With it’s first issue released in 1944 Wonder Comics from Nedor/Standard/Better Publications entered the great Golden Age superhero comic derby pretty late in the game. And even though it featured a strong title and as per usual great covers by the legendary Alex Schomburg the rest of the contents weren’t all that wonderful, even by the frequently wanting standards of Nedor/Standard/Better. Clearly the publisher had a lot of faith in their headliner The Grim Reaper, who was sort of a powerless factory second version of The Black Terror whose major distinguishing feature was he initially operated behind enemy lines. He carried both a gun and knife and wasn’t afraid to use either, that and his grim visage might have actually have been able to strike genuine fear into the hearts of the Axis. That is if he hadn’t been stuck wearing a white long john shirt that looked like it was a Fighting Yank cast off. It wasn’t a good look for him, and it didn’t wear any better on The Grim Reaper.
The rest of Wonder Comics contents were exactly the sort of hodgepodge of genres you’d expect to find in a comic book from that late in the 1940’s when superheroes were on the wane and publishers weren’t exactly sure what was next. The other crime fighters presented came mostly in plainclothes, like a pair of privates who for no discernable reason, other than marketing I suppose, were dubbed The Supersleuths (one word) and Jill Trent, Science Sleuth. There was Spectro the Mind Reader, a telepath who in spite of not being a stage magician insisted on fighting crime in a three piece blue suit with tails and a literally star spangled cape.
There were also quite a few humor features, like the just odd enough to be interesting Paw Tucket signed by Gil Turner, a funny animal called Filbert Fox by Carl Wessler, a humor in uniform outing called GI Andy and even one page featuring Zippie, Nedor’s Archie in residence (signed by Christian comic pioneer Al Hartley who went onto to draw the actual article).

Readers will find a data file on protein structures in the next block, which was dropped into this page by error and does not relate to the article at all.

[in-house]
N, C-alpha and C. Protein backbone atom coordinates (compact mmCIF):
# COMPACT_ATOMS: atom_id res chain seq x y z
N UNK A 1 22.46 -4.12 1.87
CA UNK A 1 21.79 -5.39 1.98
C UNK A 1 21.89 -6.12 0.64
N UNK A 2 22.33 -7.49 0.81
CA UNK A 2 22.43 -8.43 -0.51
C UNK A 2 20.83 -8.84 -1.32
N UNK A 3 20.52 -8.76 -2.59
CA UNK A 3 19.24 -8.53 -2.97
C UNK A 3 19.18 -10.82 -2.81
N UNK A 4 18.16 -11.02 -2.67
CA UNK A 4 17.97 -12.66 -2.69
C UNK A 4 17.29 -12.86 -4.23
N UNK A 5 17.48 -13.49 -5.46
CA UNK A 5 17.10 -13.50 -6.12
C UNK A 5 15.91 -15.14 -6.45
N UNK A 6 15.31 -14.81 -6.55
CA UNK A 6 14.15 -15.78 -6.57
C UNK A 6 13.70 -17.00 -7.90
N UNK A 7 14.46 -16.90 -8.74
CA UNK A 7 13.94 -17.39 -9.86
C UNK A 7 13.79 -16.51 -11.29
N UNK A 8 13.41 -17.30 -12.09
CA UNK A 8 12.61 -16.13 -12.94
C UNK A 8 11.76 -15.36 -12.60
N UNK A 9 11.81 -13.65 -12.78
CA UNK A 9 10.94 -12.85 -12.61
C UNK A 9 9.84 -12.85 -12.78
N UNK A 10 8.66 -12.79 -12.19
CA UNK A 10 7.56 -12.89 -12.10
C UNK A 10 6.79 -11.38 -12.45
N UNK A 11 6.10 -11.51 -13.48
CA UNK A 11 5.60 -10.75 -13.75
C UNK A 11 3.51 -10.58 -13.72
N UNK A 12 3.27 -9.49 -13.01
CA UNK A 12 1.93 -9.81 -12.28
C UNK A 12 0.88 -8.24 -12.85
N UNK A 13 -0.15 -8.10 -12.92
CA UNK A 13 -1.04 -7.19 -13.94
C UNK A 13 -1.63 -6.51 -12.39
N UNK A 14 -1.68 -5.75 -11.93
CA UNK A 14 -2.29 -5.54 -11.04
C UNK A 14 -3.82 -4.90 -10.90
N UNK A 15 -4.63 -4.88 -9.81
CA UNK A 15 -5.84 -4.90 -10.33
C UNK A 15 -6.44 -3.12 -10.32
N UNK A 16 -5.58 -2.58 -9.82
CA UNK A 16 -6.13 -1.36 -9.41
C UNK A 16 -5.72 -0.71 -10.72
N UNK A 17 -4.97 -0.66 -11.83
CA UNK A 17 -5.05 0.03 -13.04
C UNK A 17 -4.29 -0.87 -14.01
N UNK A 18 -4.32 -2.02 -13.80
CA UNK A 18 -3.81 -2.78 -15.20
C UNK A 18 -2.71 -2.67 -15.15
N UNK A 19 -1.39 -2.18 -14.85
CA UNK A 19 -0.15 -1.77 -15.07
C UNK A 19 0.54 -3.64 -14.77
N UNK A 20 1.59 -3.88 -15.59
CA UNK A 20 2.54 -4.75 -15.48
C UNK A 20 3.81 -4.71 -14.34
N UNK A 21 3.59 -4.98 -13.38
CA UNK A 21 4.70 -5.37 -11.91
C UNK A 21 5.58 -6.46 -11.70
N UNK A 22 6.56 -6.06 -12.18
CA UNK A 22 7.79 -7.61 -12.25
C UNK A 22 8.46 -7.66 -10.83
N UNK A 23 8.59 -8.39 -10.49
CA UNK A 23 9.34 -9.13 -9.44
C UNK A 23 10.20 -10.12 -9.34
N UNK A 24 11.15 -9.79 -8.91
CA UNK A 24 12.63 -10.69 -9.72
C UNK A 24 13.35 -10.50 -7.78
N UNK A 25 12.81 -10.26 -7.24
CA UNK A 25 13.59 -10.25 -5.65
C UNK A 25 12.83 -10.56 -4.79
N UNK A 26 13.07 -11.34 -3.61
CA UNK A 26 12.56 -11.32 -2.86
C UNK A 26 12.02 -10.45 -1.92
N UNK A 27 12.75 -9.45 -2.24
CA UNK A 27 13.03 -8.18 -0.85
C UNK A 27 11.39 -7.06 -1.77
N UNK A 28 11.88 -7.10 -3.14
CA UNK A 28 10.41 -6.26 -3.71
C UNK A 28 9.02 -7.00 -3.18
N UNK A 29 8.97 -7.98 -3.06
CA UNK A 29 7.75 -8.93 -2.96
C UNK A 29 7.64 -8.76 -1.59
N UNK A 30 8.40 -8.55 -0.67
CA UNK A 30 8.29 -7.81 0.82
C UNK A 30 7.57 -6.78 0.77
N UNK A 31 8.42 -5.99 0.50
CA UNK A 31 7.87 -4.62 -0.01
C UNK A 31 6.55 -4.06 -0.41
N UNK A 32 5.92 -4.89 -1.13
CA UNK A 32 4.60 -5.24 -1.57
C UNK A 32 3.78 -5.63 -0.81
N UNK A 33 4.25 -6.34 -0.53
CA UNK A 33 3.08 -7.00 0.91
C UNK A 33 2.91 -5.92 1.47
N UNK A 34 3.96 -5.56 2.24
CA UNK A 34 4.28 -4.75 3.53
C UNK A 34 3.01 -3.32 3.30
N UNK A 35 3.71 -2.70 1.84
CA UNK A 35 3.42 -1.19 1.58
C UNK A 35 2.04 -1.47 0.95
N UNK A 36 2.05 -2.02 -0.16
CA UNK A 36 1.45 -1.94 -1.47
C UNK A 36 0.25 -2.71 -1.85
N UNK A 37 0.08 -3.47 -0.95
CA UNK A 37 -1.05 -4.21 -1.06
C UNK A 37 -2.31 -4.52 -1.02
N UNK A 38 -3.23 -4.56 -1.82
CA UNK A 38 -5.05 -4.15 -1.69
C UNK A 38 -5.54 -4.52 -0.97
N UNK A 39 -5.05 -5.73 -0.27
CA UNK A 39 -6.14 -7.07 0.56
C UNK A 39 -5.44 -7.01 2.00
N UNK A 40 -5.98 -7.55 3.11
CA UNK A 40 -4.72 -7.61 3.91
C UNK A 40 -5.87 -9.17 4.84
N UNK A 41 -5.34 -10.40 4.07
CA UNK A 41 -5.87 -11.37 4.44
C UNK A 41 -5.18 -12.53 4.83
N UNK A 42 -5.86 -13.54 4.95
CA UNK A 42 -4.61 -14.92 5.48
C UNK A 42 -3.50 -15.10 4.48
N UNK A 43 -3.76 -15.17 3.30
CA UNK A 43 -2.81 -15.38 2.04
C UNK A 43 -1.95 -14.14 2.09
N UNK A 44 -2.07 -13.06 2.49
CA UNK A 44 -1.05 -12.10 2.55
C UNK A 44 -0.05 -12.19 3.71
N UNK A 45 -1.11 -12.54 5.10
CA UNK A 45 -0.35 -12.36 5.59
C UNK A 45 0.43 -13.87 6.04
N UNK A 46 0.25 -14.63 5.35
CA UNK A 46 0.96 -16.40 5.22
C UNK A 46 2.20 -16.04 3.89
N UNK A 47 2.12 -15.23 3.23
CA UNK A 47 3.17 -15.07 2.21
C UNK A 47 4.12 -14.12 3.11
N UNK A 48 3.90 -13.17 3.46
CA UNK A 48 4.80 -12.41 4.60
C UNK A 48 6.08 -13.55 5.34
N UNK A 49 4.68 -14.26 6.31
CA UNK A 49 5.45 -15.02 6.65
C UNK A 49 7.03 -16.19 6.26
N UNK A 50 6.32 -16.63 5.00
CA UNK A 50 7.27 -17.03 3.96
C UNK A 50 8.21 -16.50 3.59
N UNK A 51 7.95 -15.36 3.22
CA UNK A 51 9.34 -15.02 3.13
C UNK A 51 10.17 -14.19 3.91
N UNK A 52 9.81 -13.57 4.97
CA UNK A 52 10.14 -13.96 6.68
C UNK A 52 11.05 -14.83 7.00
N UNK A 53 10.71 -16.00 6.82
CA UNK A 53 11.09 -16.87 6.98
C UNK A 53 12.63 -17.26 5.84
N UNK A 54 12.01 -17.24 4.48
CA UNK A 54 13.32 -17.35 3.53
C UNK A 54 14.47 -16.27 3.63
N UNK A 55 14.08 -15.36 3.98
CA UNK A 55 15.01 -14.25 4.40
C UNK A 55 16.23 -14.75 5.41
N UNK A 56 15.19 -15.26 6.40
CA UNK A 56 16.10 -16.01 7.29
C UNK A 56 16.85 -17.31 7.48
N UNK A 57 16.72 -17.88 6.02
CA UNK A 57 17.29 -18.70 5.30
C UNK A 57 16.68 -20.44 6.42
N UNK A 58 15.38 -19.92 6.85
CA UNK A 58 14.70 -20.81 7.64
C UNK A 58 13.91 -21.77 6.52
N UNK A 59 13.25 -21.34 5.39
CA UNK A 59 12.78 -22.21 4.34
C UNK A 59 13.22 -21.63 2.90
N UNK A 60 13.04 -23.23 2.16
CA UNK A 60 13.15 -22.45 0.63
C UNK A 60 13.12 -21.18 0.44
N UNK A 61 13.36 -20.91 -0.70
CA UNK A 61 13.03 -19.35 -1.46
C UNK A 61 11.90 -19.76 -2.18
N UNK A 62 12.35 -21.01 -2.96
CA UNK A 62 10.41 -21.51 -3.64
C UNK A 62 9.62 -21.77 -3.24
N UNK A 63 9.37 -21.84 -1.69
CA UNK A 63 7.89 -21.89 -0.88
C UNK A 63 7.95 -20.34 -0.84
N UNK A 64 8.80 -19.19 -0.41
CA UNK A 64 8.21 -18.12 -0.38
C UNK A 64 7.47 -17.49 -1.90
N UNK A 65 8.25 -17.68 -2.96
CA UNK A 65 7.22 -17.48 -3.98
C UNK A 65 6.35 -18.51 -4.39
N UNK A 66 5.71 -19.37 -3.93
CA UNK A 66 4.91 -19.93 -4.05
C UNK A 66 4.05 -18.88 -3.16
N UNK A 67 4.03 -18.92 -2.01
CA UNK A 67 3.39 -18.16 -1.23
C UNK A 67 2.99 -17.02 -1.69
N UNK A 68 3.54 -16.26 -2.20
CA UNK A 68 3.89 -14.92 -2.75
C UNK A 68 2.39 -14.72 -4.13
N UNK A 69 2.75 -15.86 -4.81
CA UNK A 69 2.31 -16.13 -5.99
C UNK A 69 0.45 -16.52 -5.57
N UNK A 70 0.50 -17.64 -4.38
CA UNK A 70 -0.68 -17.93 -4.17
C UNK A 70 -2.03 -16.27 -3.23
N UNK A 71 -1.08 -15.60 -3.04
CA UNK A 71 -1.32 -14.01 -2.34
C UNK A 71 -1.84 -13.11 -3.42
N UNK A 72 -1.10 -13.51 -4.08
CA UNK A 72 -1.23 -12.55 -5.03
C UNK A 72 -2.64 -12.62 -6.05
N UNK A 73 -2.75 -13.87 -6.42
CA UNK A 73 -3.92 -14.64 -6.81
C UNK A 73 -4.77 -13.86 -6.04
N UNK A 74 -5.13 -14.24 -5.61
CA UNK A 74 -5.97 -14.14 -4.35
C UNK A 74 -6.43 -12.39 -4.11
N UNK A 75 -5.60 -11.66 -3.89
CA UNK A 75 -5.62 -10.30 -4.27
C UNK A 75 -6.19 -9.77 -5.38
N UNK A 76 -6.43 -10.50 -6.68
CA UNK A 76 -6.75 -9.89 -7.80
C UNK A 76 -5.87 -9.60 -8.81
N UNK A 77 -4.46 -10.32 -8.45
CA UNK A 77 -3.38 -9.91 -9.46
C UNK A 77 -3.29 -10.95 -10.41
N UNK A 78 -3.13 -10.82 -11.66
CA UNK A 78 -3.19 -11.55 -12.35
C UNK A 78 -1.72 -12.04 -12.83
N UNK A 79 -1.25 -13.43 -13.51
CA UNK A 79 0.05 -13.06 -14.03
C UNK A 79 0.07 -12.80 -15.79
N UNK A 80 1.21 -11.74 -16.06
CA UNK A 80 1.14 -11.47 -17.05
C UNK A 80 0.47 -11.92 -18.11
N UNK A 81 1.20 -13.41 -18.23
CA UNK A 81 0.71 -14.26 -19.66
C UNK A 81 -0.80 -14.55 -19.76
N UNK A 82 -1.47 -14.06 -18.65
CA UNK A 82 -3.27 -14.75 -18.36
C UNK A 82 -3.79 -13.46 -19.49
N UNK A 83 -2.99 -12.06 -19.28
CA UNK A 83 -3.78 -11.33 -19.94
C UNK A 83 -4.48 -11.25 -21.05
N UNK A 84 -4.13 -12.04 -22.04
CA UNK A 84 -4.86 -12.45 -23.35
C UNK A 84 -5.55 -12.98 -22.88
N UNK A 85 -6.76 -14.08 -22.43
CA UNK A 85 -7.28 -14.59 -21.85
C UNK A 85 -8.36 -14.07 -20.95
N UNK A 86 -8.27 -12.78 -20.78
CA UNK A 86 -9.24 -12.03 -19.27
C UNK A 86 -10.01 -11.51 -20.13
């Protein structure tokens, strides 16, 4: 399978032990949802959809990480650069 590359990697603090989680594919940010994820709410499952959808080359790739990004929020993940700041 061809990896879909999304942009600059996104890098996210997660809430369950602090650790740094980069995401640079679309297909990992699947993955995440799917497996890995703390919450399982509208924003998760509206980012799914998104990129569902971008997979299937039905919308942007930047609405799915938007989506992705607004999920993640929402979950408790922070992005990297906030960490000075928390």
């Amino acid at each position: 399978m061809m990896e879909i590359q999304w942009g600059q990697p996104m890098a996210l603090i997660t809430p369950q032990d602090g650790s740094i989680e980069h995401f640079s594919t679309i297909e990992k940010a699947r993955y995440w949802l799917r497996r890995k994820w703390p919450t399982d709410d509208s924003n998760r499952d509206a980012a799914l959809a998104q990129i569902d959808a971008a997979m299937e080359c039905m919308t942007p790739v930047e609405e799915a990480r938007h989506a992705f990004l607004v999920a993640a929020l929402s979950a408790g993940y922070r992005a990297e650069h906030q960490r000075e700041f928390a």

And like so many other publishers before them Nedor decided what their comic absolutely needed was a superhero who shared a name with the comic he starred in and so in #7 they introduced Brad Spencer, Wonderman. Not only was he one of the rare superheroes that in spite of the mask (which he almost exclusively wore just on the covers for some reason) also went by his given name. Though in his case the use of a qualifier might have been an attempt to avoid the legal woes that stuck the other Wonderman who appeared in another Wonder Comics.
Regardless, Brad was a strange bird, a costumed hero operating on present day earth who battled extraterrestrial incursions on a more or less serial fashion. The alien menace might have been thwarted and even presumed death at the end of an entry, but they’d be right back next month starting up where they had left off. Plus the art was, well, weird, I mean primitive Grandma Moses, ‘outsider’ artist Fletcher Hanks weird.
See, what I mean? Weird. But that’s a subject for another time.
As most of you must know by now I love robots but then it’s understandable, I was a kid and kids love robots. Which is, I suppose, why there were a surprising number of robot strips in Golden Age comics. Just off the top of my head there was Robotman, Electro, Marvex , Bozo and perhaps my favorite, Flexo the Ruber Man. Who in spite of his name wasn’t a stretching superhero, but rather a robot made out of rubber. He’s much maligned and mocked by guys such as myself, but having grown up in Akron, Ohio, formerly the rubber capital of the rubber, I’ve always felt a certain kinship with him.
Plus, seriously, a robot, made out of rubber; how cool is that?
Maybe they were all just a little too ahead of their times but none of them was exactly a hit with the kids, especially poor Mekano, who appeared exactly once in following 15 page story. Which is a damn shame because, an All-American Boy and his giant robot smashing the Nazi’s and Japanese, that’s a comic I’d buy now.
— Steve Bennett